Kentucy and Cowboys Dream
The Village of Corrales was founded in 1712 along the Rio Grande on the sandy soils and a way of life was built around agriculture. Taking a bike ride there is an interesting view into a community that is trying hard to preserve its traditions and character including a way of life that is close to the soil. Ways of moving such as horse riding, walking and bicycling are part of the heritage the village is carrying forward. The citizens of Corrales have done careful work to promote a respectful culture across different transportation types and provide an infrastructure design to balance and accommodate the needs of everyone while integrating the new ways of living, including vehicles into the mix. Let’s take a look at how it’s working.
Corrales is set back on the western flood plain of the Río Abajo, or lower river. It’s beautiful
You can see the Sandia Mtns directly east, and to the north here the snow capped Sangre de Cristo are shimmering
Acequias or canals lace the land. With water plenty of crops grow. Most of the new houses pay homage to traditional styles and ways including this one here made of adobe w/ parking space for their horse trailer. Authentic but changing
Roadside signs signal the inclusive culture and care for the landscape. Expect bikes!, equestrians!, walkers! Care!
The main road, Corrales Road, has no shoulder and has moderate to heavy traffic. Intel’s mega computer chip plant is right on the bluff behind Corrales, and the fastest growing city in New Mexico, Rio Rancho, borders the village. Corrales has made specific designs to limit the through commuter traffic to preserve some of the clean, quiet and openness. The road I’m riding is Loma Larga, and it has less traffic (light to moderate) and a bike lane. So this is the one I ride as it is the most welcoming road for bicyclists and less stressful to navigate.
This is a narrow bike lane. I fit into it but passing traffic still needed to move over some to give me clearance. Some bicyclists may judge this lane too narrow to share side by side with a vehicle and choose to ride in the general travel lane as a defensive position to discourage traffic from passing without ensuring the oncoming lane is clear.
symbolic messaging, like the human figures we see etched on school children signs, this horse sign, and bicycle figures on pavement markings send subtle reminders to impress alertness to life and affirm the presence of diverse traffic sharing the road
poop in the road definitely verifies the presence of horses. If bikes did this we’d have a harder time promoting them. But this here is good poop, adds to the soils!
OK, so we know very well bikers, walkers, and horses are part of the culture here. The other part of the magic to make it all work together is giving people the tools to exercise good judgment on how to share. On my short little excursion I had a couple learning opportunities. Bicycling is not as simple as putting your wheels in a bike lane and pedaling. You have to think!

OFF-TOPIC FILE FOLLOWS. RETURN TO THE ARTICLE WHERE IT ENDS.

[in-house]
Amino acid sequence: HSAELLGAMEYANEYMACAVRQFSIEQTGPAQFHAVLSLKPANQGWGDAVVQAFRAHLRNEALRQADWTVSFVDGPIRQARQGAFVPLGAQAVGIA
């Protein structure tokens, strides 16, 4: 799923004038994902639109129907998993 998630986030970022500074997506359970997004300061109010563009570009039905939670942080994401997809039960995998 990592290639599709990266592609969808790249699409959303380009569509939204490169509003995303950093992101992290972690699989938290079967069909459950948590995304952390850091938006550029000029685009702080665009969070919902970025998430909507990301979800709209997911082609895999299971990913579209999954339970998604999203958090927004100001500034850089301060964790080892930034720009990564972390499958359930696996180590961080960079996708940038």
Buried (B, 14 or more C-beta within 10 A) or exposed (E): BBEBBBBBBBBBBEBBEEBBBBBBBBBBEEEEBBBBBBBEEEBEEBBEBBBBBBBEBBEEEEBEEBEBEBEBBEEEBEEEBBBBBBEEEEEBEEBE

There’s a runner in the bike lane up ahead. I did a check over my shoulder and the general travel lane was clear of traffic. I signaled and moved left into it well in advance of needing to. I gave the runner plenty of room. When I was driving tractor trailer I learned to always look as far ahead up the road as I could (since trucks can’t stop as quickly) and anticipate safest positioning needs as far ahead as I could. Handy skill, look ahead, think, adjust.
Here cross traffic has a stop sign and I have the right of way through the intersection. Although the vehicle stopped on the shoulder did not block my path I moved into the general travel lane (first yielding to any traffic already present or readying to pass me) to increase my visibility to the perpendicular traffic at the intersection. The Honda CRV on the picture left still didn’t see me and began to pull out. That is always so scary! He stopped his progress and made eye contact with me in time to allow me to proceed through, but I was ready to brake and stop if need be. This is defensive bicycling, and courteous bicycling, to make it easier for folks to see you through intersections, and avoid collisions.
And there are many horses in Corrales! Traditions are alive and well.
A good infrastructure design coupled with a strong and diverse transportation culture creates a win for everybody. Corrales is safer to drive through because everyone is on heightened alert looking out for one another. Engaged drivers with elevated awareness are the key to increasing safety on the roads. Corrales is certainly a much more interesting place to be since it is not dominated by a monotypic transportation or lifestyle. It is more vibrant and alive and has a little bit more of what we all are seeking, peace, beauty, diversity, communion with each other and the landscape.
I love the thank you for biking signs. We all need to hear a simple thank you for being you sometimes. Thank you people of Corrales! I dig your style.